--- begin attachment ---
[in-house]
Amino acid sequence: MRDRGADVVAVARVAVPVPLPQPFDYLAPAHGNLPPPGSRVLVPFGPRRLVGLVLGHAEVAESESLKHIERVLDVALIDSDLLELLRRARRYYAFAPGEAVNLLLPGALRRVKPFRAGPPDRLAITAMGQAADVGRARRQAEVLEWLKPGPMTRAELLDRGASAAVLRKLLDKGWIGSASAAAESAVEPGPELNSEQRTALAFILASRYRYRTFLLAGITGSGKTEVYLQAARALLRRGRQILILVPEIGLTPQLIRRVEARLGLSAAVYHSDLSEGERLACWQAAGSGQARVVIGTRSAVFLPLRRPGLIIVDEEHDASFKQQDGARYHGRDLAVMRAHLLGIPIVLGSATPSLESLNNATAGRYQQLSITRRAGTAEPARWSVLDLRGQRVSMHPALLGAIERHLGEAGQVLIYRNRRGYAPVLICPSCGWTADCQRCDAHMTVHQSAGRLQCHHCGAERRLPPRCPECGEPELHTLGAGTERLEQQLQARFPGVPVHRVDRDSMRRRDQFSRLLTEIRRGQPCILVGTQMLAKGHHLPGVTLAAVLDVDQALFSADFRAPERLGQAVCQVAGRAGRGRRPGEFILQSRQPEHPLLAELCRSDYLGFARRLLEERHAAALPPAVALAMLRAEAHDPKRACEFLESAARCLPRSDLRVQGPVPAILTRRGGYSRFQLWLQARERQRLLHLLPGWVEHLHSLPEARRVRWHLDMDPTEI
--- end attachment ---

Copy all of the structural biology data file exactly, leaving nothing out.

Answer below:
[in-house]
Amino acid sequence: MRDRGADVVAVARVAVPVPLPQPFDYLAPAHGNLPPPGSRVLVPFGPRRLVGLVLGHAEVAESESLKHIERVLDVALIDSDLLELLRRARRYYAFAPGEAVNLLLPGALRRVKPFRAGPPDRLAITAMGQAADVGRARRQAEVLEWLKPGPMTRAELLDRGASAAVLRKLLDKGWIGSASAAAESAVEPGPELNSEQRTALAFILASRYRYRTFLLAGITGSGKTEVYLQAARALLRRGRQILILVPEIGLTPQLIRRVEARLGLSAAVYHSDLSEGERLACWQAAGSGQARVVIGTRSAVFLPLRRPGLIIVDEEHDASFKQQDGARYHGRDLAVMRAHLLGIPIVLGSATPSLESLNNATAGRYQQLSITRRAGTAEPARWSVLDLRGQRVSMHPALLGAIERHLGEAGQVLIYRNRRGYAPVLICPSCGWTADCQRCDAHMTVHQSAGRLQCHHCGAERRLPPRCPECGEPELHTLGAGTERLEQQLQARFPGVPVHRVDRDSMRRRDQFSRLLTEIRRGQPCILVGTQMLAKGHHLPGVTLAAVLDVDQALFSADFRAPERLGQAVCQVAGRAGRGRRPGEFILQSRQPEHPLLAELCRSDYLGFARRLLEERHAAALPPAVALAMLRAEAHDPKRACEFLESAARCLPRSDLRVQGPVPAILTRRGGYSRFQLWLQARERQRLLHLLPGWVEHLHSLPEARRVRWHLDMDPTEI